New Orleans Saints

Biggest Post-Draft Weakness: Receiver Depth

Kenny Stills caught 63 passes for 931 yards last year, leading the Saints in receiving yards. Jimmy Graham was right behind him with 889 yards and caught 10 touchdowns, twice as many as anyone else in New Orleans. The Saints traded Stills to Miami and Graham to Seattle and then replaced them with nobody… or close to it. The Saints did not draft a single player at wide receiver or tight end and signed only one free agent: Josh Morgan, a 30-year-old veteran who caught just 10 passes for 70 yards in Chicago last year.

Brandin Cooks and Marques Colston are a strong pair of starting wide receivers, but what kind of personnel will the Saints be able to put on the field when they want to go three-wide, which they did on 51 percent of plays last year? Right now the replacement for Stills is Nick Toon, who has struggled with injuries for three years in the NFL and has only 21 career receptions. The Saints' best deep threat is Joseph Morgan, a player Sean Payton was so angry at a few months ago that he cut Morgan as a scapegoat after the Week 14 loss to Carolina. (Morgan was re-signed in April.) Also hoping for playing time is Jalen Saunders, a fourth-round pick of the Jets a year ago who has also been through practice squads in Arizona and Seattle in his brief time in the NFL.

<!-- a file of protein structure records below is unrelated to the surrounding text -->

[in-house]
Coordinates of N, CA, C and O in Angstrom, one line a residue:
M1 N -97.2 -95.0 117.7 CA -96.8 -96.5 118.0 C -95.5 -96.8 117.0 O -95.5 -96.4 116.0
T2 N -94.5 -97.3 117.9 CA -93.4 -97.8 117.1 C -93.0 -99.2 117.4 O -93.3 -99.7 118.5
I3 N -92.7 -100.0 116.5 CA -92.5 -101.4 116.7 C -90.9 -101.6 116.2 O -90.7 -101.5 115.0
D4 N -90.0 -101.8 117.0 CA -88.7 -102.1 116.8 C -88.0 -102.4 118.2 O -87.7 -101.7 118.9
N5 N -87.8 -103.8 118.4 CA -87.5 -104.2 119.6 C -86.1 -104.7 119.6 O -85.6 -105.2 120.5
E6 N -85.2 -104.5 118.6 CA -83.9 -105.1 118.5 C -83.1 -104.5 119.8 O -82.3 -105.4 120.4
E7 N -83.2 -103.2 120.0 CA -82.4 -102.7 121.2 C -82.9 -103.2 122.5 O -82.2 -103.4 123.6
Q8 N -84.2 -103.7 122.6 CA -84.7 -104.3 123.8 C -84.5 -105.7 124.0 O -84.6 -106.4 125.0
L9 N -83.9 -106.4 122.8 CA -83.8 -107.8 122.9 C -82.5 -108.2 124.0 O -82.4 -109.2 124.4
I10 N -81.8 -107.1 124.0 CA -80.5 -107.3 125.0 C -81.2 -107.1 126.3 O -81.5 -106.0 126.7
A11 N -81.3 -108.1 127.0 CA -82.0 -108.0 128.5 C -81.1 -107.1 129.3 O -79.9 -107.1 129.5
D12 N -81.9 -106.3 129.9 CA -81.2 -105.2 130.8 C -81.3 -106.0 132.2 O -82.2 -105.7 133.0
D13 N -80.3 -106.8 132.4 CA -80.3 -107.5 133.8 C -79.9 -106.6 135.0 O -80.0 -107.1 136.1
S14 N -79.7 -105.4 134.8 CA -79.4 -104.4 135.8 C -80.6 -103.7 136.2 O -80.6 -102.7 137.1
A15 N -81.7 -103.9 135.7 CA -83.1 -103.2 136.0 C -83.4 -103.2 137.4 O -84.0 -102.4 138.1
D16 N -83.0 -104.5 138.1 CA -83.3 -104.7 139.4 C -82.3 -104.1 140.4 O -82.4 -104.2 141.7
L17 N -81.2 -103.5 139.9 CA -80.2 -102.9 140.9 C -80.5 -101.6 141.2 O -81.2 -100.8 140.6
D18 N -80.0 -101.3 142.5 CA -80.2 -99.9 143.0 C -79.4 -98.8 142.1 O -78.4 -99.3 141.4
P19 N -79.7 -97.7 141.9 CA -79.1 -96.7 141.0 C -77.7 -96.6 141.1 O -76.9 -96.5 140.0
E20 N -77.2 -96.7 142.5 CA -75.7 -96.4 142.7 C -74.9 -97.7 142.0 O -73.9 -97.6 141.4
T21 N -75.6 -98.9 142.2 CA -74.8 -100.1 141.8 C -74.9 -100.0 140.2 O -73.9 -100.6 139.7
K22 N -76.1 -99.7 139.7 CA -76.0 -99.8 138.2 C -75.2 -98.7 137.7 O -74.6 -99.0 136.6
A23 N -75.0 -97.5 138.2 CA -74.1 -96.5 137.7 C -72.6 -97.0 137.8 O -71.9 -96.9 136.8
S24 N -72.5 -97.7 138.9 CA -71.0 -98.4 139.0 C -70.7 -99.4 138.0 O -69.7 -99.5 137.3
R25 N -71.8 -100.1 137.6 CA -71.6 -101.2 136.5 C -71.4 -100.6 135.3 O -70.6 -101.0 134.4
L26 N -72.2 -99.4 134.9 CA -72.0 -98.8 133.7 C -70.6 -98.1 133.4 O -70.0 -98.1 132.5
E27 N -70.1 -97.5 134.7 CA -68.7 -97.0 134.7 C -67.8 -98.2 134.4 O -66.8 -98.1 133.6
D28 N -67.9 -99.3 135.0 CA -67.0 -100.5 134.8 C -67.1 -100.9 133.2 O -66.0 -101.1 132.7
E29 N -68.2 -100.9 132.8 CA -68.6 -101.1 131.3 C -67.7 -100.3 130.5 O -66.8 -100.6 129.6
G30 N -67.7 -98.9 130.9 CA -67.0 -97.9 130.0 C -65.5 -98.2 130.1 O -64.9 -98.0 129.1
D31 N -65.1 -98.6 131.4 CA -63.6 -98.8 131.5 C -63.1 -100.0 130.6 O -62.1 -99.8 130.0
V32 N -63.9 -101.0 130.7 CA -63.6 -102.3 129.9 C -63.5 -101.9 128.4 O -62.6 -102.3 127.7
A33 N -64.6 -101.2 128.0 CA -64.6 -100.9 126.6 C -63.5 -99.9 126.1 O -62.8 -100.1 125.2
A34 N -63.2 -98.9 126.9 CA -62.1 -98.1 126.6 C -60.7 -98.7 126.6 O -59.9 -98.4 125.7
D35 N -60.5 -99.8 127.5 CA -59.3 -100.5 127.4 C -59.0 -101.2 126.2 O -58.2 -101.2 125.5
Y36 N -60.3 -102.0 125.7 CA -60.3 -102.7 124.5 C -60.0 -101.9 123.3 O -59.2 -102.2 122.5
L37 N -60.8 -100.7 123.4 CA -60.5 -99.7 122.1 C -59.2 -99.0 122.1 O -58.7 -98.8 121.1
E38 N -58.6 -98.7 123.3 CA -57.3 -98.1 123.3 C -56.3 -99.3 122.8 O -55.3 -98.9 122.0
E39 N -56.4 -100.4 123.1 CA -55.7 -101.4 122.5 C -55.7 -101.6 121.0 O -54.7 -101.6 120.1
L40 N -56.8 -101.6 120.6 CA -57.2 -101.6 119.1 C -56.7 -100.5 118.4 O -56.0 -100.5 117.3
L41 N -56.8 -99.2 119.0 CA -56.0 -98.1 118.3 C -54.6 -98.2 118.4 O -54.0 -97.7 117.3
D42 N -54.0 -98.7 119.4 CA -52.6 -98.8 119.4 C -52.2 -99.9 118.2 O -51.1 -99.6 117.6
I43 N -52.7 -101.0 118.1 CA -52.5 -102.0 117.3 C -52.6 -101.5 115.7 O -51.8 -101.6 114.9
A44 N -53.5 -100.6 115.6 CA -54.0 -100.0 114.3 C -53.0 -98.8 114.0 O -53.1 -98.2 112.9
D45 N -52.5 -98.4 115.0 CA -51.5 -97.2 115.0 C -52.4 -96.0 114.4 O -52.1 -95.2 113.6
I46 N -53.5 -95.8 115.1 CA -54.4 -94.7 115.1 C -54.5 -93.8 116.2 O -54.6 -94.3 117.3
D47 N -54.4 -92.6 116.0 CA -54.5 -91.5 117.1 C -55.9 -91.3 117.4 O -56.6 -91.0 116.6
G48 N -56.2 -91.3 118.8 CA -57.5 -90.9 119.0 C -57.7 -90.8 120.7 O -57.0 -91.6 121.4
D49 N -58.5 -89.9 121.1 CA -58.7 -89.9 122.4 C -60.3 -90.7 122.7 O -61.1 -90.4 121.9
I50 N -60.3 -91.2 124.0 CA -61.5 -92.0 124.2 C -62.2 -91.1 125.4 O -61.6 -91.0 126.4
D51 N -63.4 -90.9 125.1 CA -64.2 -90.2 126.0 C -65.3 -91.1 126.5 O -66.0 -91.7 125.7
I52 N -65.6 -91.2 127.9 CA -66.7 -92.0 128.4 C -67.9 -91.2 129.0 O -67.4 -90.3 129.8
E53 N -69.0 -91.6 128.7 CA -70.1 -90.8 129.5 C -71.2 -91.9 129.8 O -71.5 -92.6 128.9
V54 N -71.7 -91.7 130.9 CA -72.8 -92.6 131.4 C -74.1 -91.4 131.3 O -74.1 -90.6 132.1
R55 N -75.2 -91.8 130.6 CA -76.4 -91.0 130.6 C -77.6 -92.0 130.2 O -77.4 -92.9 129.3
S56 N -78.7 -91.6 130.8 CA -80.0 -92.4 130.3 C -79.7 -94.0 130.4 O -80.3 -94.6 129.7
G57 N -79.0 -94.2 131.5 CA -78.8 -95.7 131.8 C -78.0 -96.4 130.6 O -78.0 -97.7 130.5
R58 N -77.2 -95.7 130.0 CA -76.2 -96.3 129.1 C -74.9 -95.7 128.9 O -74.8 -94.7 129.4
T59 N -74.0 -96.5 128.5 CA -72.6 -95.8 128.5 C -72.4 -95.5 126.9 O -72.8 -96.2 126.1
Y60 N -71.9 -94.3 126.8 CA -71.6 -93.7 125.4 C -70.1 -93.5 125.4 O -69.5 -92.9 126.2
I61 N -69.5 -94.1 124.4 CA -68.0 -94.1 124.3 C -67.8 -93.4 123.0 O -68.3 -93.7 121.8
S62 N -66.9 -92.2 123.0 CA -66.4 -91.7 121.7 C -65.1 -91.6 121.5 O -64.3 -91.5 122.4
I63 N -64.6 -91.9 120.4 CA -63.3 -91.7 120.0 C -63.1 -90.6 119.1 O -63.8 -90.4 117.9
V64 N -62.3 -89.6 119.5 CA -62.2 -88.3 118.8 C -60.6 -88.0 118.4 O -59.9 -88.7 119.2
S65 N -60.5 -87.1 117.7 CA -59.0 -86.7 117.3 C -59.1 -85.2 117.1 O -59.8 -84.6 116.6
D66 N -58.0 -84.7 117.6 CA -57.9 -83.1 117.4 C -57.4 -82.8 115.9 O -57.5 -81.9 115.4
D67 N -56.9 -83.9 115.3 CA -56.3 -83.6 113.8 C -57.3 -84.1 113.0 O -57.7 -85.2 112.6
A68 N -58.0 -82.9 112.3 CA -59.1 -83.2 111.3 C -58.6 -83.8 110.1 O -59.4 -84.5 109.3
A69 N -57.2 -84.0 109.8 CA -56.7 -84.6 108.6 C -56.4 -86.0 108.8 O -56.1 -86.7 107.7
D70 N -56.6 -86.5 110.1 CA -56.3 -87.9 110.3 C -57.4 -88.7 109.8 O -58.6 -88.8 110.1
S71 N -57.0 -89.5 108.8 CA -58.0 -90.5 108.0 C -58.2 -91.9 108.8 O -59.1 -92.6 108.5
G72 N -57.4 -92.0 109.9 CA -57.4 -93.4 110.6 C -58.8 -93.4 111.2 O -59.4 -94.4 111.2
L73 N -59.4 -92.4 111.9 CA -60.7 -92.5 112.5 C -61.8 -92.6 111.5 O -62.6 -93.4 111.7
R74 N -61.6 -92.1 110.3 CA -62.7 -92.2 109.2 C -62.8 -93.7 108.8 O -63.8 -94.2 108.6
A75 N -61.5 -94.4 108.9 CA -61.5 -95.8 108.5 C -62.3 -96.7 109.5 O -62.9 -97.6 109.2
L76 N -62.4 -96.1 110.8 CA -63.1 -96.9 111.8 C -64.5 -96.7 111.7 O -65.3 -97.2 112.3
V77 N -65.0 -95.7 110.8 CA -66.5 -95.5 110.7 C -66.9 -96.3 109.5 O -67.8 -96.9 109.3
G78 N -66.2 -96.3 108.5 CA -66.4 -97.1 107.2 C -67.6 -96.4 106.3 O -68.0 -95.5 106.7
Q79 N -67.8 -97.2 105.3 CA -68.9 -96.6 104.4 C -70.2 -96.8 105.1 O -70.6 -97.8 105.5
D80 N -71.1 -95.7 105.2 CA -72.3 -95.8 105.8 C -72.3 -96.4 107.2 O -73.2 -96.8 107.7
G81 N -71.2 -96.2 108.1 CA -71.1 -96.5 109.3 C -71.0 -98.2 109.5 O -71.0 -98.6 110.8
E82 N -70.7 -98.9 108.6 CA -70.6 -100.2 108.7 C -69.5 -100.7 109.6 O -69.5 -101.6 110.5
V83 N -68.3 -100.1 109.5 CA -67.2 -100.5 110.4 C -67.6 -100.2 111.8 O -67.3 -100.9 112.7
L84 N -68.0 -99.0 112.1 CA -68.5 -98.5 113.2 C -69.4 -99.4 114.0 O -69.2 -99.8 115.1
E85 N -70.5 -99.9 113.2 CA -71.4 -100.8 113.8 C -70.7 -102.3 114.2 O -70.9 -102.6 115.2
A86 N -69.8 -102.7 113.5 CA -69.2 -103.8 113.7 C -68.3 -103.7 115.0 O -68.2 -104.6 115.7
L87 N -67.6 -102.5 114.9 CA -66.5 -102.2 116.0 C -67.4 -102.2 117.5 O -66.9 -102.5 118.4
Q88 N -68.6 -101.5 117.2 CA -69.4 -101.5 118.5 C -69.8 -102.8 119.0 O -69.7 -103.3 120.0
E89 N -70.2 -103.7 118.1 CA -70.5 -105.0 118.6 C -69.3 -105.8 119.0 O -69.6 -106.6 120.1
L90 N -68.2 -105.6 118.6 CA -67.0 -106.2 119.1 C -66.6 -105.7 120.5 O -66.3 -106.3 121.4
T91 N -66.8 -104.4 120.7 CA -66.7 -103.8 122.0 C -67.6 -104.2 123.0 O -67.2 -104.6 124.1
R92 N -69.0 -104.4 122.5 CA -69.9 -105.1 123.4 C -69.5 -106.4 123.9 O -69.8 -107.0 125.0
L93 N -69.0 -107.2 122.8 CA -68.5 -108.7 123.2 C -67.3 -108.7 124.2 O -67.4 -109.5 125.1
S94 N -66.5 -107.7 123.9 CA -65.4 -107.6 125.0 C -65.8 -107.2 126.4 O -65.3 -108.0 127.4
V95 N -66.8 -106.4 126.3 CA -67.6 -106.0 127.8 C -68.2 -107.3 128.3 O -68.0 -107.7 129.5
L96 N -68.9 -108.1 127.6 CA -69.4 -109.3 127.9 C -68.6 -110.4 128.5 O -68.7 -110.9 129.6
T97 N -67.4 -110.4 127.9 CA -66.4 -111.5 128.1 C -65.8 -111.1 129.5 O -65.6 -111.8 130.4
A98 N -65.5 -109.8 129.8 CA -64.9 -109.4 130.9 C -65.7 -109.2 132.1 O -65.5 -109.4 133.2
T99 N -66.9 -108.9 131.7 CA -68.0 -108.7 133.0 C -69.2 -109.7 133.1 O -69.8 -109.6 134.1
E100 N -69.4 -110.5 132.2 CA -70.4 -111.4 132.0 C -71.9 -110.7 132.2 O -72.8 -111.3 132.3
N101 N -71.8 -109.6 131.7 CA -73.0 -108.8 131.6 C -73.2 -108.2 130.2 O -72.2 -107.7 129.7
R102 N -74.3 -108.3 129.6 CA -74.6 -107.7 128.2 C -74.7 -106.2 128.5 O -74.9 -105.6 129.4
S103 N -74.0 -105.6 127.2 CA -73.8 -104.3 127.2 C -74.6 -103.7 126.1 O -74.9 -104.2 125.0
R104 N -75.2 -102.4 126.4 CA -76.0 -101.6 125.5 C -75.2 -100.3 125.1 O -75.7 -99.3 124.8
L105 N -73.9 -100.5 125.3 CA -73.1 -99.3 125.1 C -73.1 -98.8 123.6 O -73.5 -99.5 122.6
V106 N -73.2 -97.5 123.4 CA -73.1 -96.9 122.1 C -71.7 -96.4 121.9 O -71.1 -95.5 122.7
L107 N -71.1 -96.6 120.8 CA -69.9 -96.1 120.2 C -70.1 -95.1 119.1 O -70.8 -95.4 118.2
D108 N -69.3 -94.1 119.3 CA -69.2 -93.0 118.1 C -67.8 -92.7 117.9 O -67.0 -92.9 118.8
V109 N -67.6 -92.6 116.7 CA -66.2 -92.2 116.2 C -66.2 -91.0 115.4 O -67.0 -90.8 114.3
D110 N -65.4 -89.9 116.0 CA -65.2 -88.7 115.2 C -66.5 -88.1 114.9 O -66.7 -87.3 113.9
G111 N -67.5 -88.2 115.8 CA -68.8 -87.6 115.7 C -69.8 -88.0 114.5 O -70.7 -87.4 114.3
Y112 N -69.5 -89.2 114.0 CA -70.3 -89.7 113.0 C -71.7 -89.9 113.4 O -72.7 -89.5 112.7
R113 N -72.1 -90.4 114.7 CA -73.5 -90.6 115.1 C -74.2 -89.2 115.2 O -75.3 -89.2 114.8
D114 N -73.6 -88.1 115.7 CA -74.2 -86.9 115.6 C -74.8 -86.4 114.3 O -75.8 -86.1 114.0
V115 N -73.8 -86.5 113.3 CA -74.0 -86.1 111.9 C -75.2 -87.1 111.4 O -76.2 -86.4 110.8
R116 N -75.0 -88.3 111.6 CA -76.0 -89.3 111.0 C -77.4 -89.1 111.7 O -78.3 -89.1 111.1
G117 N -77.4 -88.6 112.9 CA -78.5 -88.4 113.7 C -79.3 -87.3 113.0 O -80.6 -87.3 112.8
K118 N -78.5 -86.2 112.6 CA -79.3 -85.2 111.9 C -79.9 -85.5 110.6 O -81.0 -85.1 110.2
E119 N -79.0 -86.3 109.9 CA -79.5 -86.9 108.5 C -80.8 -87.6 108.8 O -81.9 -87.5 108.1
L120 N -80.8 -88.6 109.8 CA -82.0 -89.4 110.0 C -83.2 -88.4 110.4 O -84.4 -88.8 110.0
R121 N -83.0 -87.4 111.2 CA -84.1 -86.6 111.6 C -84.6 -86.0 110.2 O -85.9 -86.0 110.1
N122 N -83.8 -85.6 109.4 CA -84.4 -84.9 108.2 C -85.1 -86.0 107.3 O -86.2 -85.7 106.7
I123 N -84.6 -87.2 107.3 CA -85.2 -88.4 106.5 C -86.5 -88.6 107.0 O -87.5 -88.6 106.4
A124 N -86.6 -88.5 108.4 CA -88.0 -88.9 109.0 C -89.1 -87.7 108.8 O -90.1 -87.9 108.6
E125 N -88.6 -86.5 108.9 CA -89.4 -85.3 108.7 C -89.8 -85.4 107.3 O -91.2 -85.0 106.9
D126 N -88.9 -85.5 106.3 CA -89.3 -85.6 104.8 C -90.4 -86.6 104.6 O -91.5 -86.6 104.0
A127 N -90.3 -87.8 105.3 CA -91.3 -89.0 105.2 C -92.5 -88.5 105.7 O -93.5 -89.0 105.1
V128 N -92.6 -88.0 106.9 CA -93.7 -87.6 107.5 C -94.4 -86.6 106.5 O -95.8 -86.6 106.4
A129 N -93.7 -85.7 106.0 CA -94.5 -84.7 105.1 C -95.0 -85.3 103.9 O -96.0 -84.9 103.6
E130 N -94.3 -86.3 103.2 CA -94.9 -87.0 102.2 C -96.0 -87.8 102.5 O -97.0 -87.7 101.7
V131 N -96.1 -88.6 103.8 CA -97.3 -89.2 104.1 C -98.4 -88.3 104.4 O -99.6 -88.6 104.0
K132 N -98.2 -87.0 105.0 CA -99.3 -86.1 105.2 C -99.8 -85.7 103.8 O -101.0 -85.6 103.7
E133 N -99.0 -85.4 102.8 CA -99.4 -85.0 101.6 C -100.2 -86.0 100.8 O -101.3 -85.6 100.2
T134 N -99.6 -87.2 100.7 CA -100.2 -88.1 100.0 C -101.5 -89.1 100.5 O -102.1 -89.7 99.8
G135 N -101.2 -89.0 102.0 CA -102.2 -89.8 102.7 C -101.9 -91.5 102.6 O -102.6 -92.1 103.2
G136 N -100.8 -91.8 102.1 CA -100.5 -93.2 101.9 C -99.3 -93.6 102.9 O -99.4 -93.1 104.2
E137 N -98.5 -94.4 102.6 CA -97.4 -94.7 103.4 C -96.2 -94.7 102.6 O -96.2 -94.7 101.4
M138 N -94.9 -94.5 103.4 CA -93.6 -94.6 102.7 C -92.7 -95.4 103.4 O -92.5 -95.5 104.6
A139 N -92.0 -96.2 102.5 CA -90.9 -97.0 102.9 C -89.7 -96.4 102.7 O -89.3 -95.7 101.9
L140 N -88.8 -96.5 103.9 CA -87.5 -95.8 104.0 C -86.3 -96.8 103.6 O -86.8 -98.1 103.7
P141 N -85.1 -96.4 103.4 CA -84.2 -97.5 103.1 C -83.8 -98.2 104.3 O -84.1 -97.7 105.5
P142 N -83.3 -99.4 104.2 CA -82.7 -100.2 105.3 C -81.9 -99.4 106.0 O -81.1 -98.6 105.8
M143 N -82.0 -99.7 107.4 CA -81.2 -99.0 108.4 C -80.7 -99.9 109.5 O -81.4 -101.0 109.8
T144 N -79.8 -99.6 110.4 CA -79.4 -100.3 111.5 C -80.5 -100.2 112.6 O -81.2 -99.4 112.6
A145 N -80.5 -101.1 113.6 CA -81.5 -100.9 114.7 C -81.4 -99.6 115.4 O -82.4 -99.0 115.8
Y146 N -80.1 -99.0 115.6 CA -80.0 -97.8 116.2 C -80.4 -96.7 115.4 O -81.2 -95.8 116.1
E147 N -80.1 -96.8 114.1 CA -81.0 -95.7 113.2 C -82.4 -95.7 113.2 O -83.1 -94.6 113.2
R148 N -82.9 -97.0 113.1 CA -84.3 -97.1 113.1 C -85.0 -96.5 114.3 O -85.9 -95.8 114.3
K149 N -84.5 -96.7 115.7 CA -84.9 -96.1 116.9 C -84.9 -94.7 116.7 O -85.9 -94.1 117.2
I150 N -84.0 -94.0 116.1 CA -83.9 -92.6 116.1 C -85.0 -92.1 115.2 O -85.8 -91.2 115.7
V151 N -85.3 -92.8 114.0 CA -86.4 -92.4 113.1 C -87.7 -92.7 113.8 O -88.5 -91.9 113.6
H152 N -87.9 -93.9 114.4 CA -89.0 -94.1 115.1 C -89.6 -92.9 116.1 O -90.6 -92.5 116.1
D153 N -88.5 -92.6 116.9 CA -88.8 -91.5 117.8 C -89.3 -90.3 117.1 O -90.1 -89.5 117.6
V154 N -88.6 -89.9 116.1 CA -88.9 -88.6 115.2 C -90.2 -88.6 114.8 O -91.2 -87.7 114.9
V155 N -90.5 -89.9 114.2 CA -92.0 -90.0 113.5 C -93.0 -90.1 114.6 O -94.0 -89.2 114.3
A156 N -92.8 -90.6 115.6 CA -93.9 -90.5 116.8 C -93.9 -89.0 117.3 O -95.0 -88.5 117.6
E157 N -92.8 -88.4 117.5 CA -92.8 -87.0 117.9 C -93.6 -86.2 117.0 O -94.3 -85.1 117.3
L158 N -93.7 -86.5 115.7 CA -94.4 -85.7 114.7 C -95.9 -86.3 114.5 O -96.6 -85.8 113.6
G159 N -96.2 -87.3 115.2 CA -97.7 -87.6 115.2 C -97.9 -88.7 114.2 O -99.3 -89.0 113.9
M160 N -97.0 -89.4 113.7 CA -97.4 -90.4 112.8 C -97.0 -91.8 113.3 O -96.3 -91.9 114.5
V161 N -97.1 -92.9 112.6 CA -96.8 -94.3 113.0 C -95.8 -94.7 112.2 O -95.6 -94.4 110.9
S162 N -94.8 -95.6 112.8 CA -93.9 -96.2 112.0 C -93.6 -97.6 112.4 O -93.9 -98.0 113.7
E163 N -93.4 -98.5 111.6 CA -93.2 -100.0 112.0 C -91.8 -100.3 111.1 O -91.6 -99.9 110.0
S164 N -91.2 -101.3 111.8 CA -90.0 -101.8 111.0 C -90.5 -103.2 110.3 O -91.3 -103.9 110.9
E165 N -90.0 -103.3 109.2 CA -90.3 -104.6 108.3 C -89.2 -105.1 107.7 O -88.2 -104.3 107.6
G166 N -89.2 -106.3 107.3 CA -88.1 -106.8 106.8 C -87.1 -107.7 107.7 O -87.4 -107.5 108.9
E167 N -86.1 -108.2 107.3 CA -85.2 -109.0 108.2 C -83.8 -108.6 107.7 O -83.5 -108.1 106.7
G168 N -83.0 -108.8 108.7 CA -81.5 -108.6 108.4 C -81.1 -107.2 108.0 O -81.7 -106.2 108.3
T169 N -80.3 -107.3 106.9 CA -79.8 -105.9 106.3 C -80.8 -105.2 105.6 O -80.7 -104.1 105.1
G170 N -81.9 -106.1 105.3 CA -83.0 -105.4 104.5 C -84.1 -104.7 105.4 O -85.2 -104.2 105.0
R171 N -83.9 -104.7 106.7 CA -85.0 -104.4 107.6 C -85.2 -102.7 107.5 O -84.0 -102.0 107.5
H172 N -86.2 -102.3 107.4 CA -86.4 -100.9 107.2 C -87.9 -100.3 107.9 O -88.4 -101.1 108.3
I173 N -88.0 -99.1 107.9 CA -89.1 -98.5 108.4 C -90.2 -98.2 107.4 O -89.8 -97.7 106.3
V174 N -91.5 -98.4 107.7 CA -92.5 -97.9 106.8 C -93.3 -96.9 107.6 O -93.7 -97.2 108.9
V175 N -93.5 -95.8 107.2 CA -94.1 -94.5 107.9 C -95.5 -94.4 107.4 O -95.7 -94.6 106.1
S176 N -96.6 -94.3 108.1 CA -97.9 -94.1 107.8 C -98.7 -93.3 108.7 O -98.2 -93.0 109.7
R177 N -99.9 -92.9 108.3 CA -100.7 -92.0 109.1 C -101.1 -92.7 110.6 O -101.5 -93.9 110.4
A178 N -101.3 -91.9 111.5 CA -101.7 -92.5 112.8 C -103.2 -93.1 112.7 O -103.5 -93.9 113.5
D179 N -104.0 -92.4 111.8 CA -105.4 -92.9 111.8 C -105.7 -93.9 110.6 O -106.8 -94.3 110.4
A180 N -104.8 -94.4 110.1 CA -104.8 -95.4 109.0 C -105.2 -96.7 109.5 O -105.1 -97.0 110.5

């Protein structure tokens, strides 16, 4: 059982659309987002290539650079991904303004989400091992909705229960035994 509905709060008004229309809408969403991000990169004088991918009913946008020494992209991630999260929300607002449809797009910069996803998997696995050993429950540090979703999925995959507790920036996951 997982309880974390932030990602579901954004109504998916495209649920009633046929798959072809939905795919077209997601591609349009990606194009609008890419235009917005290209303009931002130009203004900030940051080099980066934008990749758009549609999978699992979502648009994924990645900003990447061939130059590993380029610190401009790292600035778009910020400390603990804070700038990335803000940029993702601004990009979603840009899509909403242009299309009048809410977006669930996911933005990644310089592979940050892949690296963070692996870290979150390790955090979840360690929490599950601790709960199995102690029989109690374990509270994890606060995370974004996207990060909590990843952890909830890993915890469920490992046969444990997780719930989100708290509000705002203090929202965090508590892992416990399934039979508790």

Tight end presents similar issues. The Saints are expecting big things from third-year tight end Josh Hill, who was strong last year in limited playing time (176 yards and five touchdowns on only 14 catches). They also have veteran Benjamin Watson. But if the Saints want to use two tight ends, which they did on 35 percent of plays last year, what happens if Hill or Watson gets hurt? Behind them on the depth chart are former Cincinnati H-back Orson Charles, who spent last year on the Saints' practice squad, and two UDFA rookies, Jack Tabb (North Carolina) and Harold Spears (New Hampshire).